Gender Inequality In The Yellow Wallpaper

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Charlotte Perkins Gilman was an advocate for women, who believed that they should be on the same level as men economically, socially, and politically. This was very forward thinking for the late 1800s to early 1900s. Gilman often used her literary work to make a statement about her opinions and her desire for gender equality. In her short story “The Yellow Wallpaper”, the narrator and her husband rent a summer house and she spends most of her time in a room upstairs with barred windows and horrid wallpaper. The narrator is suffering from post-partum depression, which her husband calls temporary nervous depression, and is meant to be resting to cure it. She is taunted by the wallpaper in this room so much so that it drives her to insanity. …show more content…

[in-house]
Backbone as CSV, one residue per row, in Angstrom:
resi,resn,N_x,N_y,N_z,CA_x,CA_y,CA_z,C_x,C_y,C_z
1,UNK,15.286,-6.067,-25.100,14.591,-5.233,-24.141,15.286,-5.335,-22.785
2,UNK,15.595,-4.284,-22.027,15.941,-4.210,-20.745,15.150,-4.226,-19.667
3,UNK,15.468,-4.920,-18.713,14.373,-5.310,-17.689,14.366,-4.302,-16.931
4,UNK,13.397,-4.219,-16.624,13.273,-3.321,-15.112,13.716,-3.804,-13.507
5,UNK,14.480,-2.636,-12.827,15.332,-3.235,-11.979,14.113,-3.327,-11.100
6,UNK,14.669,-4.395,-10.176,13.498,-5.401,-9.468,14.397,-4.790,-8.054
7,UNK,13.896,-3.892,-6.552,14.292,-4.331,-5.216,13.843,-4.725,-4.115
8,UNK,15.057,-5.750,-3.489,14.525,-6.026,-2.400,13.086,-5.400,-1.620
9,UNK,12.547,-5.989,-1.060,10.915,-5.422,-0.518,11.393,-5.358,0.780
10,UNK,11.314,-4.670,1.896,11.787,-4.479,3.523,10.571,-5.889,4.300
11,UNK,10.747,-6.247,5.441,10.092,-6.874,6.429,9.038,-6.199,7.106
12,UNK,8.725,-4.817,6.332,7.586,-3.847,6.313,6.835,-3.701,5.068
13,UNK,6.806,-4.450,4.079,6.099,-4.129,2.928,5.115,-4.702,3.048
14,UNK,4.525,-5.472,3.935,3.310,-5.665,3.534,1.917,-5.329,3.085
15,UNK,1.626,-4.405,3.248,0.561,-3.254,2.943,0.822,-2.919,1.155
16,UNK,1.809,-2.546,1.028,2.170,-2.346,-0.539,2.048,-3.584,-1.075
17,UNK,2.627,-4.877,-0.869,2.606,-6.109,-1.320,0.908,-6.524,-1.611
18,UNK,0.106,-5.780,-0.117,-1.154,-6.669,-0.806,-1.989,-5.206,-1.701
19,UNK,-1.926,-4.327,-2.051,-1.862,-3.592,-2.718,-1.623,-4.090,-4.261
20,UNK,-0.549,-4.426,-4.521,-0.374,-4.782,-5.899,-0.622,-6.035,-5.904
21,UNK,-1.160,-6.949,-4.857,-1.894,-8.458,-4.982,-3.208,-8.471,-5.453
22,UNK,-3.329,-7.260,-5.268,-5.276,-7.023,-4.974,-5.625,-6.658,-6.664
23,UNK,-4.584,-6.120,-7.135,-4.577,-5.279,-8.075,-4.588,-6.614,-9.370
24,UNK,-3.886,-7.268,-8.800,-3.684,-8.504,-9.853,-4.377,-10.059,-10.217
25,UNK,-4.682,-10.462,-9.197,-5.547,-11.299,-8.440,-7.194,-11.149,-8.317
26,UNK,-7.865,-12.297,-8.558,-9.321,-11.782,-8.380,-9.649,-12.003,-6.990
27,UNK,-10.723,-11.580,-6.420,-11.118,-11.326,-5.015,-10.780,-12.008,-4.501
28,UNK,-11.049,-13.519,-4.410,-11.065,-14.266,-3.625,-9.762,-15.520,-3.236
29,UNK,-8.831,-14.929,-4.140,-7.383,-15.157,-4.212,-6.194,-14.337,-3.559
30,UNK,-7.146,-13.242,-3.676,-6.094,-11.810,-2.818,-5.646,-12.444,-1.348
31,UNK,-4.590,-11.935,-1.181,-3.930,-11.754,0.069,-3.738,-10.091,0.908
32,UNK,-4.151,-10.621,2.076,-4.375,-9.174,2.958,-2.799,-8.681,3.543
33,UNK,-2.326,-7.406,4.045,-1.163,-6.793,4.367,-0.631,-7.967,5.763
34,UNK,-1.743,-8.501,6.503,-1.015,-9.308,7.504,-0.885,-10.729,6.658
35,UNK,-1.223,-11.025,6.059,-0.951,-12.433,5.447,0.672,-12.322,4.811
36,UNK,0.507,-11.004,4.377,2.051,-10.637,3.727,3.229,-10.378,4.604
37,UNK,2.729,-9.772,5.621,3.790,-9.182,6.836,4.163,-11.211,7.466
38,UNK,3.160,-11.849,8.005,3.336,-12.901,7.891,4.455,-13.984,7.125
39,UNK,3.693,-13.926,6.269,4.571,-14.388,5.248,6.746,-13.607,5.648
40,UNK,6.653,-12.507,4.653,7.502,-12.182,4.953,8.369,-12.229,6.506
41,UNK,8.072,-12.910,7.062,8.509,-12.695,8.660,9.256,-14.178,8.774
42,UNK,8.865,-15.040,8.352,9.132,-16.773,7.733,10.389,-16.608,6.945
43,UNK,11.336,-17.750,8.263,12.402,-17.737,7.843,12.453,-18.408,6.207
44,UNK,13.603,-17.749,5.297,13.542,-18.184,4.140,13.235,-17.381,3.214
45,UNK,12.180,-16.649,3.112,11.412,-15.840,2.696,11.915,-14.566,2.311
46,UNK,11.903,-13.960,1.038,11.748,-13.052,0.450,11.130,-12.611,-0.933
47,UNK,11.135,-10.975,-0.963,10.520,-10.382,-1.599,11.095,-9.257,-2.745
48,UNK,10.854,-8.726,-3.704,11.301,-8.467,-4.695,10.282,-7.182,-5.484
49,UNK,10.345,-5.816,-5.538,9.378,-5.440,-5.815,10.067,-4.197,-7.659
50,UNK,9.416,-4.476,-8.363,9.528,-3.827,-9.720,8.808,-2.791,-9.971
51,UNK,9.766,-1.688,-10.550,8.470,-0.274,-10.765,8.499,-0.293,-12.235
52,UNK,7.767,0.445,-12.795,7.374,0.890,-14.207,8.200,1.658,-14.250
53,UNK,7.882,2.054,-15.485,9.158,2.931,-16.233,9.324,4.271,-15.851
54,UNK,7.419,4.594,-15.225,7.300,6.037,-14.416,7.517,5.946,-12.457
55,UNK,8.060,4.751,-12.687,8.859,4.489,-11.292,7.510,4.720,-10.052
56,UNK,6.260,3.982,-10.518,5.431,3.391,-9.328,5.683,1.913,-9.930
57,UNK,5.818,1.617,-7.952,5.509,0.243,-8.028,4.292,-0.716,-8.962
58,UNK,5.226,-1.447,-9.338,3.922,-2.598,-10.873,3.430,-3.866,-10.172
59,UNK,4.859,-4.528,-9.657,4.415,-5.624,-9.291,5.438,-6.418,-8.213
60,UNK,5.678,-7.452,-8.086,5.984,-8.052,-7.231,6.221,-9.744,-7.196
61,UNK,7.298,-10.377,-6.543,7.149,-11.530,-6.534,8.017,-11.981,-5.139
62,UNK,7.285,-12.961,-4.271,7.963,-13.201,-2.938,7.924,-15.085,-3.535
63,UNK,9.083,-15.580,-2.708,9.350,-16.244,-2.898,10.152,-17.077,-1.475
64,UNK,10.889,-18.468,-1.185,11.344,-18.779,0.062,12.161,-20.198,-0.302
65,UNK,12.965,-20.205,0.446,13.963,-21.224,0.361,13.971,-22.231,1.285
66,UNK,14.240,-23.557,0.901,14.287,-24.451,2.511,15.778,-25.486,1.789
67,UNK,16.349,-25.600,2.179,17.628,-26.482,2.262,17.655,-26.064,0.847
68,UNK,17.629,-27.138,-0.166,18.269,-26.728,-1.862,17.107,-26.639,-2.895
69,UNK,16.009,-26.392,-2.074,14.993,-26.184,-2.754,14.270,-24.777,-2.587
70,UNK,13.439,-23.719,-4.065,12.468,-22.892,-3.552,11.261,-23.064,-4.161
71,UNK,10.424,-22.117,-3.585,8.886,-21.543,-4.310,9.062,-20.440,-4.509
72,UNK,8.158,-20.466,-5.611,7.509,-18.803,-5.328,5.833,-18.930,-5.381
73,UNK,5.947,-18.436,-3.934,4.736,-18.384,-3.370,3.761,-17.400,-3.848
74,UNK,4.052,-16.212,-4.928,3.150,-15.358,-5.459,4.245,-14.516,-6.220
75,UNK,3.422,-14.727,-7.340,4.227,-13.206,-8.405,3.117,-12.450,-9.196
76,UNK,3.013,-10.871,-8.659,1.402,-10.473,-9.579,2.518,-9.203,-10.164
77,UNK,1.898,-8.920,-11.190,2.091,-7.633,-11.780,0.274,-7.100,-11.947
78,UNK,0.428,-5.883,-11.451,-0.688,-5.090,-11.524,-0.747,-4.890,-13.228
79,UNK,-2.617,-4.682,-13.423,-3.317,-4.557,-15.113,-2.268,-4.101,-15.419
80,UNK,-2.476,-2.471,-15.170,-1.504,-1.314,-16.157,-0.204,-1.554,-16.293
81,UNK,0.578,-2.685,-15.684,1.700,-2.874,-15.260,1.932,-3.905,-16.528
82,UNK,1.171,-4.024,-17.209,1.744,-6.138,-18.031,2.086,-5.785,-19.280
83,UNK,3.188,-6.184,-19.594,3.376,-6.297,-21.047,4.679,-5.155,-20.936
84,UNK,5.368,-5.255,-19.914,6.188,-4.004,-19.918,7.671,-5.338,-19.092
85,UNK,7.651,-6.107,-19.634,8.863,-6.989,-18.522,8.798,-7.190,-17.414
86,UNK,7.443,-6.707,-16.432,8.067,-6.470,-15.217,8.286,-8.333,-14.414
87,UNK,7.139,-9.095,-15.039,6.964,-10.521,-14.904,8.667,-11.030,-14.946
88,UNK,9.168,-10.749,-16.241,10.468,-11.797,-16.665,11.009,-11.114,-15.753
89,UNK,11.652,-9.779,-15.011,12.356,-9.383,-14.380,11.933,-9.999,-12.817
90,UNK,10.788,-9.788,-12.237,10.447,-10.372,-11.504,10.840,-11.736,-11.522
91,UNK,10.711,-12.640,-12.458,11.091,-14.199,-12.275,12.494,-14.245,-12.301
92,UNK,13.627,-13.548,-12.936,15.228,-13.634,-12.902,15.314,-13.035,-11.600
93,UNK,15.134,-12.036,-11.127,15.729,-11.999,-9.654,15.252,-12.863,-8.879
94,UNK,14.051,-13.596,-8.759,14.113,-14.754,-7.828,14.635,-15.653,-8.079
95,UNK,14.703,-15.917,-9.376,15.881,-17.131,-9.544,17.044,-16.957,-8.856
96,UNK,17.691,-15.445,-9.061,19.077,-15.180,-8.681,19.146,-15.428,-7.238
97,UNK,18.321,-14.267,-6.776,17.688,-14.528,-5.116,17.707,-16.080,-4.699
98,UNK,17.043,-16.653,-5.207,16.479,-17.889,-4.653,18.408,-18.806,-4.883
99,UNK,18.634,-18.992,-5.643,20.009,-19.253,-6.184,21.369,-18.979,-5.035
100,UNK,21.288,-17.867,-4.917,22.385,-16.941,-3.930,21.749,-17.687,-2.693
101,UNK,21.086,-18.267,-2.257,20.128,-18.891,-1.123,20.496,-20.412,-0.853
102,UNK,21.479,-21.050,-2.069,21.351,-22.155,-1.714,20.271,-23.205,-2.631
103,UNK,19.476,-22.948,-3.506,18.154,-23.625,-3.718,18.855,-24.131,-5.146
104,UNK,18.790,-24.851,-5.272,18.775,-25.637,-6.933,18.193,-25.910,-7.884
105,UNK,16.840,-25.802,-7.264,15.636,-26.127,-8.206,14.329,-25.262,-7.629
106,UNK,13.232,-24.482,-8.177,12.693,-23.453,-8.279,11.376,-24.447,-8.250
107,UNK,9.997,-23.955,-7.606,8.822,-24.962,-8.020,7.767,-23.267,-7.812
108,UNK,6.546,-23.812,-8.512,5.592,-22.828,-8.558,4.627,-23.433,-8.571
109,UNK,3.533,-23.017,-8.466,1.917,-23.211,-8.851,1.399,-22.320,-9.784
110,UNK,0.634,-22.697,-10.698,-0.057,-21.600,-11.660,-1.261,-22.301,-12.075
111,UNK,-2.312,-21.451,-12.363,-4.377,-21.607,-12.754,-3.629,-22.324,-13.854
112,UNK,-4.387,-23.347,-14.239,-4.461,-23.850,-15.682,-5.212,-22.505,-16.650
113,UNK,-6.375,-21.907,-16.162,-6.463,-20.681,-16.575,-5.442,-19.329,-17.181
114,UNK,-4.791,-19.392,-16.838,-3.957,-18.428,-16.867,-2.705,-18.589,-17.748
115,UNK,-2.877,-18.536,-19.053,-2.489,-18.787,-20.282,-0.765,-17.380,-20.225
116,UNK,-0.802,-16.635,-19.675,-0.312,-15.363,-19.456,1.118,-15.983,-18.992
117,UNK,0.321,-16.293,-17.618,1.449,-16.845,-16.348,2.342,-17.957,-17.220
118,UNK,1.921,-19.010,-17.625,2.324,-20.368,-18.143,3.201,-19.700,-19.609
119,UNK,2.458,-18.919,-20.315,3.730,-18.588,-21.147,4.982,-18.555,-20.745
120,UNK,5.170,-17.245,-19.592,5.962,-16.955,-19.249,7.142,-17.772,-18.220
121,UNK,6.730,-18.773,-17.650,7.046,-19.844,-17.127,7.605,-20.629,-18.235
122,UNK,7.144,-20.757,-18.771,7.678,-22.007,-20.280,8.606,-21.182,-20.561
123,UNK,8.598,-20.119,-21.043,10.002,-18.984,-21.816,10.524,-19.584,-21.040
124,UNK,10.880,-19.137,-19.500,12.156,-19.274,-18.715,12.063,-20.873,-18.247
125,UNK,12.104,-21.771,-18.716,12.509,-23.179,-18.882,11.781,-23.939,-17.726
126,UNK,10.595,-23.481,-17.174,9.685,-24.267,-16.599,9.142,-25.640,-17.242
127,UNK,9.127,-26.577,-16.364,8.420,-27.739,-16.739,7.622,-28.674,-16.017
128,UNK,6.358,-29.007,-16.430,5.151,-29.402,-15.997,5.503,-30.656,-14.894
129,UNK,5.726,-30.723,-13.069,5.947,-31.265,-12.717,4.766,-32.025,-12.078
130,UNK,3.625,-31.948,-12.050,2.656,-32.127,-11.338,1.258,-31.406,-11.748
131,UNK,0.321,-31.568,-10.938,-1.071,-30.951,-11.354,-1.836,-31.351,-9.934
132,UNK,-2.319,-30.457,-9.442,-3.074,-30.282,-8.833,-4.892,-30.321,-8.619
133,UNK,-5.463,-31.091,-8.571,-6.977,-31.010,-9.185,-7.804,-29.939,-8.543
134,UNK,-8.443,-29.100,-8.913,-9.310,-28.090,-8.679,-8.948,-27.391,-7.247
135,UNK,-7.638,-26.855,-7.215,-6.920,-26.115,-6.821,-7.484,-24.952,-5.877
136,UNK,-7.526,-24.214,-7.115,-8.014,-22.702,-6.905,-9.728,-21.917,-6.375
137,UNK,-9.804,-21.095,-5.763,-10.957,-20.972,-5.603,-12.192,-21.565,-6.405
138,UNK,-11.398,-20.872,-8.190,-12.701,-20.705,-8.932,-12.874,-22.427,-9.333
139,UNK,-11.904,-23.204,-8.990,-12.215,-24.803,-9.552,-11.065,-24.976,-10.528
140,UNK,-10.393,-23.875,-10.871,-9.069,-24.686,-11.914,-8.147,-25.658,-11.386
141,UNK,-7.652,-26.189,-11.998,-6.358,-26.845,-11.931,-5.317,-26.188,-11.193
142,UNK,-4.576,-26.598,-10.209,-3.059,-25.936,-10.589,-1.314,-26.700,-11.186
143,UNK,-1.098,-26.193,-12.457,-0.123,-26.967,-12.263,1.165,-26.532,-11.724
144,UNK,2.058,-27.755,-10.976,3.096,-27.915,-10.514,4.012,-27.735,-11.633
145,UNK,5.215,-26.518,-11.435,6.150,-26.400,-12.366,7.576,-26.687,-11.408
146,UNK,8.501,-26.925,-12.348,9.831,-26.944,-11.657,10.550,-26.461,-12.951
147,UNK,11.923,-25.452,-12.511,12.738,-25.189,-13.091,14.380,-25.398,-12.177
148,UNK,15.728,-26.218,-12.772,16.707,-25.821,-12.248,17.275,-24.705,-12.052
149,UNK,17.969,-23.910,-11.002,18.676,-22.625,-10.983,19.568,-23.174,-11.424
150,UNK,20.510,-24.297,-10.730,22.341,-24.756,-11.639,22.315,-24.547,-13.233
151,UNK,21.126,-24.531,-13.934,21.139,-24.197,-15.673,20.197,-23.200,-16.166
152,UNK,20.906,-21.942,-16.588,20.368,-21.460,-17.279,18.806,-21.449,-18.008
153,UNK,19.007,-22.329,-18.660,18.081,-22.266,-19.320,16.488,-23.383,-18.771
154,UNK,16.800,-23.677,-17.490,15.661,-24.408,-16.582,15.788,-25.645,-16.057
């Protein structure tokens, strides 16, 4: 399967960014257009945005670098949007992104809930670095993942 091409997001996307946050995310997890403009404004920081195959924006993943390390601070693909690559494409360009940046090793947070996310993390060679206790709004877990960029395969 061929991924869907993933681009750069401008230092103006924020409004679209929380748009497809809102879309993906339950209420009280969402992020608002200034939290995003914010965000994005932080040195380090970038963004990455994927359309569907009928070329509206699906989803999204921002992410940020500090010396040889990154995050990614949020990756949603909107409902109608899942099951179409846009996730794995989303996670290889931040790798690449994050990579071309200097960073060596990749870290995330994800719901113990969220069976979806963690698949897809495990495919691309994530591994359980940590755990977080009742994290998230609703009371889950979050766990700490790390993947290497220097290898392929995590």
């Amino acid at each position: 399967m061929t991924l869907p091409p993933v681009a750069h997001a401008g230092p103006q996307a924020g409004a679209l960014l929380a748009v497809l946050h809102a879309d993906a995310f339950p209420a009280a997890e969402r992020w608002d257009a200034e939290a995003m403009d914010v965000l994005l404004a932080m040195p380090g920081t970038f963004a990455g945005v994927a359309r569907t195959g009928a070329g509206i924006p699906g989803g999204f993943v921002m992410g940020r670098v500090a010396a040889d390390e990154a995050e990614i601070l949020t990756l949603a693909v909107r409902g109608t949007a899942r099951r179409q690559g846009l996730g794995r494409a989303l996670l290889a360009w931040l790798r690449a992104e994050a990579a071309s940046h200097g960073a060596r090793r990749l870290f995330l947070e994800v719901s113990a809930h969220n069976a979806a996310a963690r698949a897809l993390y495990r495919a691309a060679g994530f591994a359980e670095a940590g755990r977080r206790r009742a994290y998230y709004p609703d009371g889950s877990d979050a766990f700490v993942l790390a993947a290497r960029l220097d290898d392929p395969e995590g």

The woman in the wallpaper is held down by the literal pattern that covers her, while the narrator is held down by the pattern of oppression women faced during this time. Women were all supposed to get minimal education, get married, have children, and keep the house. Every generation of women was raised to follow that exact cycle, and it became almost unbreakable. The narrator feels trapped in this cycle which is mirrored in the pattern. She says “And she is all the time trying to climb through. But nobody could climb through that pattern--it strangles so” She adds that this patter is restricting and strangles those who are trapped in it, so that there is no possible way to escape. That is how women felt during this time given the circumstances they were forced to live in. The narrator is caught in the pattern that women were expected to follow. The reader can also notice that the reason she is resting is to cure her postpartum depression, something only found in women, that all of the male doctors dismiss. Instead they say she just needs to rest, which was a common solution for the temporary nervous depression they say she is suffering from. The men in this work, including her husband, believe that she is simply taxed from doing too much thinking. That suggests that women were too weak to withstand the taxing burden of thought. The narrator pays no mind to that because she must do as her husband says. She goes on observing the wallpaper and wonders about the other creeping women in it and “if they came out of the wallpaper as [she] did. (390) Which suggests that she believes she crawled out of the wallpaper. By the end of the story the narrator fully believes that the woman trapped in the wallpaper is her. She scratches all of the wallpaper off of the walls to free her and says that she

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